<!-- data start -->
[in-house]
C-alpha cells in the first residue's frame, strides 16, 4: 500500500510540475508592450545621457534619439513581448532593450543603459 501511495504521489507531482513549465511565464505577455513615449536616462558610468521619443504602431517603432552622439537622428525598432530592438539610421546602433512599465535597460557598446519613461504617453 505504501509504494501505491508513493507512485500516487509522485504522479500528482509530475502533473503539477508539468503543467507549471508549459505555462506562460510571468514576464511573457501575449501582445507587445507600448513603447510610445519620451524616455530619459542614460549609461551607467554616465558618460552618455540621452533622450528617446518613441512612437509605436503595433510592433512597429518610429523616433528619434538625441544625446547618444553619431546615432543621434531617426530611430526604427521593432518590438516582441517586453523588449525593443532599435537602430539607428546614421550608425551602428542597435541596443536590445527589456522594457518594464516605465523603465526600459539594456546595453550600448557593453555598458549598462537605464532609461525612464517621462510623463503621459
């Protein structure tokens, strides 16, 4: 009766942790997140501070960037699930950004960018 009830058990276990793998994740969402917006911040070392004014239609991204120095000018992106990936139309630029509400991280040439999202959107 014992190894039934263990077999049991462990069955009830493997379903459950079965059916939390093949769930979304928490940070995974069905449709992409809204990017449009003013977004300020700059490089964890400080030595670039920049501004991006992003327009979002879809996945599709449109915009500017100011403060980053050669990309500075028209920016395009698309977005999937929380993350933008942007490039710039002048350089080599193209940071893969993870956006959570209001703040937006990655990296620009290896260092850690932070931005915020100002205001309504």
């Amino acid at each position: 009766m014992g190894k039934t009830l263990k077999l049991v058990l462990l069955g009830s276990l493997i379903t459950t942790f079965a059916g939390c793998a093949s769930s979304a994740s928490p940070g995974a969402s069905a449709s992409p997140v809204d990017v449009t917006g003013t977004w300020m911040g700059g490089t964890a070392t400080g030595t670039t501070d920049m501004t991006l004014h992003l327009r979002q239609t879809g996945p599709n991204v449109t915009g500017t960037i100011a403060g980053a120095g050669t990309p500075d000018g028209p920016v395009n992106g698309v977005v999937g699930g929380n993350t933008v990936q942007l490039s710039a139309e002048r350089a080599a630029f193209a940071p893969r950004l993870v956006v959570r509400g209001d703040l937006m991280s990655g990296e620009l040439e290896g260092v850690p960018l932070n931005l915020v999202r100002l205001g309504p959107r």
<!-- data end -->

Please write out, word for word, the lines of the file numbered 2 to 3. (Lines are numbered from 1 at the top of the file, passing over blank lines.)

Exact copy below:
C-alpha cells in the first residue's frame, strides 16, 4: 500500500510540475508592450545621457534619439513581448532593450543603459 501511495504521489507531482513549465511565464505577455513615449536616462558610468521619443504602431517603432552622439537622428525598432530592438539610421546602433512599465535597460557598446519613461504617453 505504501509504494501505491508513493507512485500516487509522485504522479500528482509530475502533473503539477508539468503543467507549471508549459505555462506562460510571468514576464511573457501575449501582445507587445507600448513603447510610445519620451524616455530619459542614460549609461551607467554616465558618460552618455540621452533622450528617446518613441512612437509605436503595433510592433512597429518610429523616433528619434538625441544625446547618444553619431546615432543621434531617426530611430526604427521593432518590438516582441517586453523588449525593443532599435537602430539607428546614421550608425551602428542597435541596443536590445527589456522594457518594464516605465523603465526600459539594456546595453550600448557593453555598458549598462537605464532609461525612464517621462510623463503621459
């Protein structure tokens, strides 16, 4: 009766942790997140501070960037699930950004960018 009830058990276990793998994740969402917006911040070392004014239609991204120095000018992106990936139309630029509400991280040439999202959107 014992190894039934263990077999049991462990069955009830493997379903459950079965059916939390093949769930979304928490940070995974069905449709992409809204990017449009003013977004300020700059490089964890400080030595670039920049501004991006992003327009979002879809996945599709449109915009500017100011403060980053050669990309500075028209920016395009698309977005999937929380993350933008942007490039710039002048350089080599193209940071893969993870956006959570209001703040937006990655990296620009290896260092850690932070931005915020100002205001309504």